Still, profanity has no boundaries nor barriers.  Seriously, by the third inning, I’d heard about 75 “F-bombs,” and for the record I didn’t once use the derogatory epithet at all (except once when Ryan Howard hit a two-run homer and cost me $570 on my “first five innings” wager).  So casual was the collective reaction to hearing profanity spewed in the stands, that there wasn’t any — reaction, I mean.  It was just like talking, a manner of speech, yet another adjective ending in -ing.  Ripping on the members of the other team and saying derogatory things about the losing home team just seems imbedded into the local culture.  It’s become the Philly DNA.

So, what would cause — and what horrible transgression would have to take place — for a sports fan to actually be thrown out and forcibly be removed from the ballpark by security?

Try this:  Making a Bruce Jenner reference.

I shit you not.

We knew we’d be in for a good time and our amusement had little to do with baseball, so much as the local fans’ reaction to events on the field.  Sitting off to our left in the next section, perhaps 30 feet away, a very large man hoisting a beer (one of several he’d consume and dribble down the front of his Phillies shirt on this night) stood up every five minutes or so and shouting expletives to the players on the field.  Think of Chris Farley, or maybe Zach Galifianakis.  His shtick was actually pretty good.  Even the visiting Braves were smiling when they’d come off the field and hear yet another verbal barrage directed at the players.  I felt particularly bad for the third base coach, some retired has-been forced to stand there at the top of every inning with his back to the slob, with his name plastered over the back of his uniform just for added emphasis that the rude comments were intended particularly for this helpless Brave absorbed in his own hand signals, but wanted to deliver a very simple gesture to the heavy-set prankster sitting four rows back.  Yeah, a few profanities were peppered into his commentary.  But everyone seemed to be having a good time and no one appeared to mind.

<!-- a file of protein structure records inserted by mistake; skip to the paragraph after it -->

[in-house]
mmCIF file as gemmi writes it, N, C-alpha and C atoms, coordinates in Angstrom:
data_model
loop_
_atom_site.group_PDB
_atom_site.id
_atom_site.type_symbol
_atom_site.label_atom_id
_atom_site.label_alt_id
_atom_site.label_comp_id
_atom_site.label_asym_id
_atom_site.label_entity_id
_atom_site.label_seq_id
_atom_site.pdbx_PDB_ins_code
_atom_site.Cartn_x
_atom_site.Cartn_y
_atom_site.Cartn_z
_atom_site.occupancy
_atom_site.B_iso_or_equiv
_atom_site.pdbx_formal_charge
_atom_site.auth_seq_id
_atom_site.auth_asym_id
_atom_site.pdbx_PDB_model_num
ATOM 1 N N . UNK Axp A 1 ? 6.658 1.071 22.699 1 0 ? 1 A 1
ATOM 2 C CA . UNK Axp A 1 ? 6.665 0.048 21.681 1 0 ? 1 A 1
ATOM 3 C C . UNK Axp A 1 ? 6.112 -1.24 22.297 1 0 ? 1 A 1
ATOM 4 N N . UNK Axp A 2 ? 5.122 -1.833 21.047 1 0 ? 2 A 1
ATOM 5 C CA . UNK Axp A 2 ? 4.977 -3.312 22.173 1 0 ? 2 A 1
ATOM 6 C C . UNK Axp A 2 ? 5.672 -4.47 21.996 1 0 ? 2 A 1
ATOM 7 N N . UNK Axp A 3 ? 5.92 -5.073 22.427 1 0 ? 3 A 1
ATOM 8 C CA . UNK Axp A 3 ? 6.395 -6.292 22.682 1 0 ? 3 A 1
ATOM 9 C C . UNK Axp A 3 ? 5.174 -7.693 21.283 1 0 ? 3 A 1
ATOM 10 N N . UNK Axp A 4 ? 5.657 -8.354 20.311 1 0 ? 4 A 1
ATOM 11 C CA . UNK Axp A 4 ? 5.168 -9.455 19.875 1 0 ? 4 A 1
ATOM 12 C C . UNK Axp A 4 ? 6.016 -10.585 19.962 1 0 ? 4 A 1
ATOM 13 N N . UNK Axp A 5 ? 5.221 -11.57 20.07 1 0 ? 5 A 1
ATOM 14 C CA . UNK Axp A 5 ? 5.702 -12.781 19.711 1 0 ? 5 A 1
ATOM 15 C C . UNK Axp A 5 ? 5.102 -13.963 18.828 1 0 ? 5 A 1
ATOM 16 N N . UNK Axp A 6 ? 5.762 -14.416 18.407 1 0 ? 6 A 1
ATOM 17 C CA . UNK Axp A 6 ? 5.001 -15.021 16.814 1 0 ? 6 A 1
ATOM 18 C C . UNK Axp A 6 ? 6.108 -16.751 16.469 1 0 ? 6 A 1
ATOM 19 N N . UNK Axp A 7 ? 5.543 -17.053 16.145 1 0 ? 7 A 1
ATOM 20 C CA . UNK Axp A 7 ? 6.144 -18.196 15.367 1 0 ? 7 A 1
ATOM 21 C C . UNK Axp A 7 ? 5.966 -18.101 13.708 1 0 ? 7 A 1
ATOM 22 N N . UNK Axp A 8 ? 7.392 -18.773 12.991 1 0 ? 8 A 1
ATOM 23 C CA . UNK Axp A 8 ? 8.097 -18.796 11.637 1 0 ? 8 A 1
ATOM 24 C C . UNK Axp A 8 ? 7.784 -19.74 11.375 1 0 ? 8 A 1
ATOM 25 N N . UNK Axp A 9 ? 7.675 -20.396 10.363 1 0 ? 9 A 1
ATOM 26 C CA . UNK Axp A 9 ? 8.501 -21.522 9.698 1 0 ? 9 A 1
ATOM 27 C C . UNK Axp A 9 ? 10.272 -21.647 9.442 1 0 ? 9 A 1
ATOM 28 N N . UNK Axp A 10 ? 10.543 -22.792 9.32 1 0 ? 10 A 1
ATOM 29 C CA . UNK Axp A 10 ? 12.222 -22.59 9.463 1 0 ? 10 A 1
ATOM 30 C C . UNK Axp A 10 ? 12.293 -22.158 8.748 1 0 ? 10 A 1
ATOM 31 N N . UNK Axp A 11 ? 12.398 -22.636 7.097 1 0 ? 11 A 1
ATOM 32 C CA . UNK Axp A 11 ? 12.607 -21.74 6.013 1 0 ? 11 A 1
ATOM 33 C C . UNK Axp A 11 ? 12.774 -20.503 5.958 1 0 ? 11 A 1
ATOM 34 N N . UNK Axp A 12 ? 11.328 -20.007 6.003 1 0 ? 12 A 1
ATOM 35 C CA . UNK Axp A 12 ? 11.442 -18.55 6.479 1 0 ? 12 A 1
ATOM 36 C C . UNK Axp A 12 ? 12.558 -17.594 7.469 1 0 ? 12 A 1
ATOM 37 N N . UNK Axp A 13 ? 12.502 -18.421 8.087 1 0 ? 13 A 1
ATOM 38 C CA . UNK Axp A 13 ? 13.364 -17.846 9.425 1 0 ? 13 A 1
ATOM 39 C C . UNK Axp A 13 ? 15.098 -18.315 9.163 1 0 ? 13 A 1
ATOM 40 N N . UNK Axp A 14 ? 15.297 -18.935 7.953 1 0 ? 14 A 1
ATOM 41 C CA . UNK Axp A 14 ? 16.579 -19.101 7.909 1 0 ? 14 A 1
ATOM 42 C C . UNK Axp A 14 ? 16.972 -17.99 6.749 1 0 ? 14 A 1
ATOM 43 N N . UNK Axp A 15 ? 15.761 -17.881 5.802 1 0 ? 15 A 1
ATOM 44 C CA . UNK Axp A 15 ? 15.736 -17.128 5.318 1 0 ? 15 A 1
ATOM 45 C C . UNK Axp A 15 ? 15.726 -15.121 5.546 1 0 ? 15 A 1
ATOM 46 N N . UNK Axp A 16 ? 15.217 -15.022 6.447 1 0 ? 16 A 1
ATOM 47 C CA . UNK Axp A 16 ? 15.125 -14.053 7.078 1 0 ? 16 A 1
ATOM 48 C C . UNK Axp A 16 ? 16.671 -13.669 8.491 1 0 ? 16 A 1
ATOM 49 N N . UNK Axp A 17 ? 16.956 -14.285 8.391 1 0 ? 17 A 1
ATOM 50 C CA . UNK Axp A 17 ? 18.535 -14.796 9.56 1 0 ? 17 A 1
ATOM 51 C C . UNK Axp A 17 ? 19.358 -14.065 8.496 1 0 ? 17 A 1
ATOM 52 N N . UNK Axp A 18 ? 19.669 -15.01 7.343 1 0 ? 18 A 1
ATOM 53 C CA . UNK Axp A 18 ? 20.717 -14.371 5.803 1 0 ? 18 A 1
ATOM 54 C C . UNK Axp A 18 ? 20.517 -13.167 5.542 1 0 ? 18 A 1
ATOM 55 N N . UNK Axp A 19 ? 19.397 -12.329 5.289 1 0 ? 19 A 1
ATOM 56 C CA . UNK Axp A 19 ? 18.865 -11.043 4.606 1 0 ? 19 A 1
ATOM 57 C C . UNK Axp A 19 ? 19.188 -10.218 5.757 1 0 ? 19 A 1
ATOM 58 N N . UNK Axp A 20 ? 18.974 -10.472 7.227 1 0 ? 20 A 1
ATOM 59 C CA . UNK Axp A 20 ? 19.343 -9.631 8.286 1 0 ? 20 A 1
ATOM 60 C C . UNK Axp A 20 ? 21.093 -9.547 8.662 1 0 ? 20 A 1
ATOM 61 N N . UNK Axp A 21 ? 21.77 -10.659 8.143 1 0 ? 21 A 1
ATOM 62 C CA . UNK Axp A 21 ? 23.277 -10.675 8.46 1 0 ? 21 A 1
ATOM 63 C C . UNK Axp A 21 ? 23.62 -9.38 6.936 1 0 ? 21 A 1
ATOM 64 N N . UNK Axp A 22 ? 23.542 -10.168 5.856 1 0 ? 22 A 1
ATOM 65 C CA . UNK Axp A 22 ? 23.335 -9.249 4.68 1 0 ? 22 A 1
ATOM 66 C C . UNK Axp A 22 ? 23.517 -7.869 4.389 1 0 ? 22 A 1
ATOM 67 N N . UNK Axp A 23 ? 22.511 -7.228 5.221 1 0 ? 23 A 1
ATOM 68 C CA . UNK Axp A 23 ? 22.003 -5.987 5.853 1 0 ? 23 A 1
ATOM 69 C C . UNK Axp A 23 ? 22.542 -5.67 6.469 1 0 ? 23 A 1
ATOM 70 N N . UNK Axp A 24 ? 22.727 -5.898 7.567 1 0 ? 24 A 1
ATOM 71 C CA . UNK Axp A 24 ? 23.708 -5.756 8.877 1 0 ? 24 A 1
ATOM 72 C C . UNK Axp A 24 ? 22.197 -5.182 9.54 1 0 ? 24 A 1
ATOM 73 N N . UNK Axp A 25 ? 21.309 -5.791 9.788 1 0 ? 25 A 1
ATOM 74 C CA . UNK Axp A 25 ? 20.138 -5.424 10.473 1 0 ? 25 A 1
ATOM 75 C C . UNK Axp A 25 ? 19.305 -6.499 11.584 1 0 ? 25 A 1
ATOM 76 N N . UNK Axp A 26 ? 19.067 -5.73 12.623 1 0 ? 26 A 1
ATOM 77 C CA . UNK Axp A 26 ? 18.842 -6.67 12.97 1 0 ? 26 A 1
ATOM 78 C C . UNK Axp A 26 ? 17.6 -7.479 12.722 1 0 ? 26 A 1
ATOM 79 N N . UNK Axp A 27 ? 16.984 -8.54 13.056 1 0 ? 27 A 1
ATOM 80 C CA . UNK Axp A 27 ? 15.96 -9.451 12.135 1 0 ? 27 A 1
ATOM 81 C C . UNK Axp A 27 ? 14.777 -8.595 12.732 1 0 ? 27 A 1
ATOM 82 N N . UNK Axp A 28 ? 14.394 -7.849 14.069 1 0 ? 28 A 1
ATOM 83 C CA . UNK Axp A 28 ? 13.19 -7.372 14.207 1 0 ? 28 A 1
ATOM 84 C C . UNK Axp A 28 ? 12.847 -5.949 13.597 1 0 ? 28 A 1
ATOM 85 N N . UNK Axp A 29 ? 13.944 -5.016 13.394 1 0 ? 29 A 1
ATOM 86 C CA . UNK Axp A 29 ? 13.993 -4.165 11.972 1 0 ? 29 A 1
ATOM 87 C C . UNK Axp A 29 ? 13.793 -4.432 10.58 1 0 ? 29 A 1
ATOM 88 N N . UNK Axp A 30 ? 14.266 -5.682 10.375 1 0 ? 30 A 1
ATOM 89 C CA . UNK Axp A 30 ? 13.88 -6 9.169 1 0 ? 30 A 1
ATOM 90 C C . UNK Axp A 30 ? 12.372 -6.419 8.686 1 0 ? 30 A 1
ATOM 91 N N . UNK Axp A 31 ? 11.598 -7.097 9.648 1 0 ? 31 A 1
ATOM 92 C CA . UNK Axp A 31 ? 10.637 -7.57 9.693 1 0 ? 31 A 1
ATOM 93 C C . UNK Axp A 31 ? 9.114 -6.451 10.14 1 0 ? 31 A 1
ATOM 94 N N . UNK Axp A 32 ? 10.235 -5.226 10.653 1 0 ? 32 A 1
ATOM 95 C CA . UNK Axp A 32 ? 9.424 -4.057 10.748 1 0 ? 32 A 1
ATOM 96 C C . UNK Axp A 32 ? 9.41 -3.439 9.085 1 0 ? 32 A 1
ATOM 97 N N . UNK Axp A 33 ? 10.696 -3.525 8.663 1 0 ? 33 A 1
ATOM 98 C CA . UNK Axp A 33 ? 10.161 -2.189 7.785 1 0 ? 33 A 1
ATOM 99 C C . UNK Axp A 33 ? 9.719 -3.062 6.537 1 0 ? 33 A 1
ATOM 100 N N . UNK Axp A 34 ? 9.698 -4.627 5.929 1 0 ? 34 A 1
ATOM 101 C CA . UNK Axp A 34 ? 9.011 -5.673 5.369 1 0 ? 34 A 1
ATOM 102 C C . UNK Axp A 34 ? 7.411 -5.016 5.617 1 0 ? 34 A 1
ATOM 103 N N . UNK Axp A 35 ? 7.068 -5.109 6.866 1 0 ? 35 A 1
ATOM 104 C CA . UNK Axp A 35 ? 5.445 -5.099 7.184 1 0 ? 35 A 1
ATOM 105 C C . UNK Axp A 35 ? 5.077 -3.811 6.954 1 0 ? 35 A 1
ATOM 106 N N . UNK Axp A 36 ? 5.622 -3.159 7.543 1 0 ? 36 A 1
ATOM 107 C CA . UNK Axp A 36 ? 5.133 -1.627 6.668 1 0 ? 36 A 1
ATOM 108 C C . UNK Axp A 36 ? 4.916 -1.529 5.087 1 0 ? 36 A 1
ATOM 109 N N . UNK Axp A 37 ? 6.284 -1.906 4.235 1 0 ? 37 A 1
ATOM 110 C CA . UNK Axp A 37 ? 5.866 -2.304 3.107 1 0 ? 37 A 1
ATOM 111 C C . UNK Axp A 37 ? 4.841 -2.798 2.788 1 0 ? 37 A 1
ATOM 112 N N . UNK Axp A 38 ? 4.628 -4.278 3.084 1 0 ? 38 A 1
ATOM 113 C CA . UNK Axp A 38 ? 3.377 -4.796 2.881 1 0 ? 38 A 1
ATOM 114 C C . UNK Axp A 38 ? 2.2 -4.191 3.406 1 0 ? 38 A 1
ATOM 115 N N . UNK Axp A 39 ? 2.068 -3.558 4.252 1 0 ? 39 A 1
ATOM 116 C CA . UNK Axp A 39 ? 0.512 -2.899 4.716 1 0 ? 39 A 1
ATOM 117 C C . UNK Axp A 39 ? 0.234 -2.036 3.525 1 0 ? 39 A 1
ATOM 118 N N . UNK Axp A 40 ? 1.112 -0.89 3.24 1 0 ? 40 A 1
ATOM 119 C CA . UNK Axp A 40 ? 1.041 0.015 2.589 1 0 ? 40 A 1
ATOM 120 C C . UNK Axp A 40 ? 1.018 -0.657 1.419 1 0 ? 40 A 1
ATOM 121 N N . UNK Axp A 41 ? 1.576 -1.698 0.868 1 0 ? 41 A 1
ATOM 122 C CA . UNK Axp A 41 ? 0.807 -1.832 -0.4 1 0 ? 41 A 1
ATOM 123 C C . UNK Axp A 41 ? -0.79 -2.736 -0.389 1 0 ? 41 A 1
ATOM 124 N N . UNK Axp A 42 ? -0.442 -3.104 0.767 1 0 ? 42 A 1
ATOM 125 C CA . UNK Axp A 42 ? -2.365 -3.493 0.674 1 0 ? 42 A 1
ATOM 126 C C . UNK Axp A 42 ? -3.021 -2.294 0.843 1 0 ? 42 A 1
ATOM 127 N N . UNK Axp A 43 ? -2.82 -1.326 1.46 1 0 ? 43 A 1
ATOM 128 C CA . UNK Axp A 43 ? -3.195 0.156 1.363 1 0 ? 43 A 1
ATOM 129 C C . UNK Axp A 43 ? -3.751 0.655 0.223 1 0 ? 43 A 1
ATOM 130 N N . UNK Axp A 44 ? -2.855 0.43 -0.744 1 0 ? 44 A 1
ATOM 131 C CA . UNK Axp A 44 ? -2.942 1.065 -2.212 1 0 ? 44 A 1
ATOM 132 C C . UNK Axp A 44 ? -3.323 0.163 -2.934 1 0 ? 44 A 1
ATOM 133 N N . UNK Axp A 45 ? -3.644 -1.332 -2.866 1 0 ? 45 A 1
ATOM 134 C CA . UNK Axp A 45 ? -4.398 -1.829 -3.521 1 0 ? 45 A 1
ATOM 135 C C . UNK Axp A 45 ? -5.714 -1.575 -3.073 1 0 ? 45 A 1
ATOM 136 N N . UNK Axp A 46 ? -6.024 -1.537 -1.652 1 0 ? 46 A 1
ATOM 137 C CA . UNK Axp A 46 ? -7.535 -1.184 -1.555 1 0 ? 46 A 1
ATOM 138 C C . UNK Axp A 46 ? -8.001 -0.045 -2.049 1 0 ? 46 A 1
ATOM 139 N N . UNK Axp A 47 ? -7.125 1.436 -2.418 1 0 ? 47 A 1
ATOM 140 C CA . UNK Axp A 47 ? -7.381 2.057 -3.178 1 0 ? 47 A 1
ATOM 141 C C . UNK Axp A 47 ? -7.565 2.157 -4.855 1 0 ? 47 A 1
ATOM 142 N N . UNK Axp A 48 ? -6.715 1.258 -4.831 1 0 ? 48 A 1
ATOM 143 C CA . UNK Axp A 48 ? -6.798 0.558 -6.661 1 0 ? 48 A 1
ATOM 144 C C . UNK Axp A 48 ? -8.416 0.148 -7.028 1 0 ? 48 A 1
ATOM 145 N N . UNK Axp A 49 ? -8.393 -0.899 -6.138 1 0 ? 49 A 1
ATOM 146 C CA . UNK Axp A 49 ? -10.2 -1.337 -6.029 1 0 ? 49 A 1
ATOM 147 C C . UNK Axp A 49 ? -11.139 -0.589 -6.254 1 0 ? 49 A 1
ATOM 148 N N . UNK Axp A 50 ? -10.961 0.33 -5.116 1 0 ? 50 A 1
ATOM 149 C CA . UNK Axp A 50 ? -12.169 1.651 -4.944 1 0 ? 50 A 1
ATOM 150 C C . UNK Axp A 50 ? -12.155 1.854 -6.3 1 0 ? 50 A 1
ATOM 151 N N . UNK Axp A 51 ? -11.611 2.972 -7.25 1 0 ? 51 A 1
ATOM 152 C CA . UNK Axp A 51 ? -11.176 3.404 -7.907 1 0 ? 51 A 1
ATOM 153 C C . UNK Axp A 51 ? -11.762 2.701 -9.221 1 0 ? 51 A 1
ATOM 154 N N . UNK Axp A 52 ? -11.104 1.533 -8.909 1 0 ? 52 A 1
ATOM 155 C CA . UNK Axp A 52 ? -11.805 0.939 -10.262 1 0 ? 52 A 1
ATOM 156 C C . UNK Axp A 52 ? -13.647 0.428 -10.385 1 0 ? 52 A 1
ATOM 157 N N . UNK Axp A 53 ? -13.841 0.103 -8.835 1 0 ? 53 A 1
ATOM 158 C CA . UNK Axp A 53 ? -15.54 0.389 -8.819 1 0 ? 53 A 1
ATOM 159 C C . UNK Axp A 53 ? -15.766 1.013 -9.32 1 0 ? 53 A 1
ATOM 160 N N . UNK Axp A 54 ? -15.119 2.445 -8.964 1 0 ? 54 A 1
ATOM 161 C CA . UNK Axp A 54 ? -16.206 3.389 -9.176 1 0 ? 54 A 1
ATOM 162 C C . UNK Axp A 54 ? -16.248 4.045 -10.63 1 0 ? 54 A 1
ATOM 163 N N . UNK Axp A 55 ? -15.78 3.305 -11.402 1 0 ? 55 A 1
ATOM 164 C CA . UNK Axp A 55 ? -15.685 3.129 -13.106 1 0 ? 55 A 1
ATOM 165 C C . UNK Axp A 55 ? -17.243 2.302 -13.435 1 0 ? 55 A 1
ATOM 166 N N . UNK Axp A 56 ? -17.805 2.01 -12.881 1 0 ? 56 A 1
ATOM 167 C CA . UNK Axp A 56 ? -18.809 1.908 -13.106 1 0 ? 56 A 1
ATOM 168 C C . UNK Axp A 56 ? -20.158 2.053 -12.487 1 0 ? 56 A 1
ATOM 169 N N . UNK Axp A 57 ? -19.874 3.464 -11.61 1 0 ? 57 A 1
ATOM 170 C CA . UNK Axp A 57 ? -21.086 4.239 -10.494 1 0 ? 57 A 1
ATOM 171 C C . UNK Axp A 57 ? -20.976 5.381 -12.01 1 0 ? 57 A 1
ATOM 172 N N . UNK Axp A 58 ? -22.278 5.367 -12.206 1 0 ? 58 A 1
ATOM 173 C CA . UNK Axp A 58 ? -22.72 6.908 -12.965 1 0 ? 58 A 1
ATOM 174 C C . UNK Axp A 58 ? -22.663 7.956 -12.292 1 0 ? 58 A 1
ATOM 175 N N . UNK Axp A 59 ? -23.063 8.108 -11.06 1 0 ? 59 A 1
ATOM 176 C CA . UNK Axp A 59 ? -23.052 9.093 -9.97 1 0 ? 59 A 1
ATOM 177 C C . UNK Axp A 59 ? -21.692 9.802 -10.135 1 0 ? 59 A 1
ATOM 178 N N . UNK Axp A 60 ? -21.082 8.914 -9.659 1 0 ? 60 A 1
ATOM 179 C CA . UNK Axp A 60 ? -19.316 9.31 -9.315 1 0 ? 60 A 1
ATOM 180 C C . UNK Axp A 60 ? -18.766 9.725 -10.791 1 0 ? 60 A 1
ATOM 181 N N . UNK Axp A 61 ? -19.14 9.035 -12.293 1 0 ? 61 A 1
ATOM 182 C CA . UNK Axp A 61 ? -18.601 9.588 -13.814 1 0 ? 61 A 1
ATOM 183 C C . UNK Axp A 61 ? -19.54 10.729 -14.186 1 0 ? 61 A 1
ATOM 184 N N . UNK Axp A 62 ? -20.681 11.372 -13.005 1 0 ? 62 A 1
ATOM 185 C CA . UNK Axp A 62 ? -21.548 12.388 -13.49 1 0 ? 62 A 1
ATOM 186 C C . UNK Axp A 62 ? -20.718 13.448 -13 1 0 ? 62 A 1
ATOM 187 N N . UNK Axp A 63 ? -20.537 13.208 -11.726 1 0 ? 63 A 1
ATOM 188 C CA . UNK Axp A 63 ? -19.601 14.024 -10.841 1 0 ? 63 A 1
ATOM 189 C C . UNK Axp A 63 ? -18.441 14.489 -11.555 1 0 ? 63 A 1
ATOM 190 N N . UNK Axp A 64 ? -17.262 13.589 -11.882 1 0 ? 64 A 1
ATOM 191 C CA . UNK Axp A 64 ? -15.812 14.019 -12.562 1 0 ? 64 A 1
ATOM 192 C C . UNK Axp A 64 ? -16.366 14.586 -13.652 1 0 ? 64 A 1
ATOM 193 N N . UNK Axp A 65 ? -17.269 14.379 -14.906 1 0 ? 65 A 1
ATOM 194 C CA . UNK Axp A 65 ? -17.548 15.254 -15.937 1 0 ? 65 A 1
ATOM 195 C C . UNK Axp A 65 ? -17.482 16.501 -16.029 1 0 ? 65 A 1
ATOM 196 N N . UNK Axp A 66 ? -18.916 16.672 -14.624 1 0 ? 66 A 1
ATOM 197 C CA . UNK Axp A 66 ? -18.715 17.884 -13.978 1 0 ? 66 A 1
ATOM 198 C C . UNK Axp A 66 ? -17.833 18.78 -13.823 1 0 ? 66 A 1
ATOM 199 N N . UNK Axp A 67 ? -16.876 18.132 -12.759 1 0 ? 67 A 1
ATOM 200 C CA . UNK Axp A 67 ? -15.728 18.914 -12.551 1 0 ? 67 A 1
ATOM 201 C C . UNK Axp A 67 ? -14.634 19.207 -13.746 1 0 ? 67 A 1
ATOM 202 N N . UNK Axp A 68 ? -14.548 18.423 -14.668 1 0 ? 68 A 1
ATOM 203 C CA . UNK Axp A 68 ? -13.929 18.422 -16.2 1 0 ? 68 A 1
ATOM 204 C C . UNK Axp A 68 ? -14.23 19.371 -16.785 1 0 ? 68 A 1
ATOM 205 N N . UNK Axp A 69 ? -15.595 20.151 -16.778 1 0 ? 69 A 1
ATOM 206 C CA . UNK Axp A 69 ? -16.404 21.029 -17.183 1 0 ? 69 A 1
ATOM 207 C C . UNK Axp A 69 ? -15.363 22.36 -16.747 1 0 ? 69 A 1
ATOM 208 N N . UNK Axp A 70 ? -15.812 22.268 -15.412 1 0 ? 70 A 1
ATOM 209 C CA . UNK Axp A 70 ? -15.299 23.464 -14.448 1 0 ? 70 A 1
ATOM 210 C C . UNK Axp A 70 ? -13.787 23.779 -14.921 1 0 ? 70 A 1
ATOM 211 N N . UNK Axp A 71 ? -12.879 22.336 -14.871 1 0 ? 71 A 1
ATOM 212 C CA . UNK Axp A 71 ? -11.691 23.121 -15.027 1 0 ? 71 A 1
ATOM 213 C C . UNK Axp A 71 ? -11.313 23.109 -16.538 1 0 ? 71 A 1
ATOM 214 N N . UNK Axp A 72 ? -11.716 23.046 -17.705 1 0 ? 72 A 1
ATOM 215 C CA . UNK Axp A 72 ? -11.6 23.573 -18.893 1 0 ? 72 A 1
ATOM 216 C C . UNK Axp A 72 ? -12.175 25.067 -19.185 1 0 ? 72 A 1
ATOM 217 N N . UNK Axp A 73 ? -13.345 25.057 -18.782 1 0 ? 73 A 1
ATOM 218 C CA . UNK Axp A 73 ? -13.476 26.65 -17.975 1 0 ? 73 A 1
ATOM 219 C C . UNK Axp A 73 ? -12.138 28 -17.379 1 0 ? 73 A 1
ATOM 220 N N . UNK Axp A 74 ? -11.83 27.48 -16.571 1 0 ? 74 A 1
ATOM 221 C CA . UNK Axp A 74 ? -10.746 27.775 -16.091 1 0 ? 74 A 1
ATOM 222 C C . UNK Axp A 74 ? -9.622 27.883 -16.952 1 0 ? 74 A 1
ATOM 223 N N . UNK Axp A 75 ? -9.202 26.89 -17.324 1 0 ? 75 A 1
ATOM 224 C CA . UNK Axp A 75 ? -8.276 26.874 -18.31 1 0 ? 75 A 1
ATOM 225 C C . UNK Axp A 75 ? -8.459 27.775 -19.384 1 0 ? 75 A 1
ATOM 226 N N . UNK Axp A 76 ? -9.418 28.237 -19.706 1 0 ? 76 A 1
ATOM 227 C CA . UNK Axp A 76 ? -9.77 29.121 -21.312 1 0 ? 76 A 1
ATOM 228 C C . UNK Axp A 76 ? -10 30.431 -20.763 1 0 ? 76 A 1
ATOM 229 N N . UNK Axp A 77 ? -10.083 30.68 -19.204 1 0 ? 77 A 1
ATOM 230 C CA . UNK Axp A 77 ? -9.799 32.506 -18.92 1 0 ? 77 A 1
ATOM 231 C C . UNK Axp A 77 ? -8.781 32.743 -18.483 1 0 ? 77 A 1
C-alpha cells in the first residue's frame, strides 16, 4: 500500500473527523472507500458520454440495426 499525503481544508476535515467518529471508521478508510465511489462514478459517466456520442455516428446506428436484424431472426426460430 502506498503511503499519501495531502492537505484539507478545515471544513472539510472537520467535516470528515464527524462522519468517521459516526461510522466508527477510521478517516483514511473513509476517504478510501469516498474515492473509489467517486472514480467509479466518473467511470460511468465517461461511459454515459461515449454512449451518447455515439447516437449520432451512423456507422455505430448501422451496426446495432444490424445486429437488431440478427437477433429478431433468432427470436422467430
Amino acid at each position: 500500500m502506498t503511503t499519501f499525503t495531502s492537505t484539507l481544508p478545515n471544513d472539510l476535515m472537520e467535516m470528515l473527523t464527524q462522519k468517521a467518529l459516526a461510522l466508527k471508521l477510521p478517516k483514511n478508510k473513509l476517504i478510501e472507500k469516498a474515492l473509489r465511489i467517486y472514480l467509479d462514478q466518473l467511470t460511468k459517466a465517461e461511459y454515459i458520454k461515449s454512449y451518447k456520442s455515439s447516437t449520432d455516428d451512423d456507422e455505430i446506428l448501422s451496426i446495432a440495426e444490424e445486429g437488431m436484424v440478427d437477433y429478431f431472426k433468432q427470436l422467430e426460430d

By the bottom of the fourth, we discovered it was the big man’s birthday, or at least so he claimed.  His half a dozen buddies, all giggling incessantly each time the bruiser stood up and launched yet another tirade, seemed to confirm this occasion.  A half-hearted rendition of “Happy Birthday” went nowhere.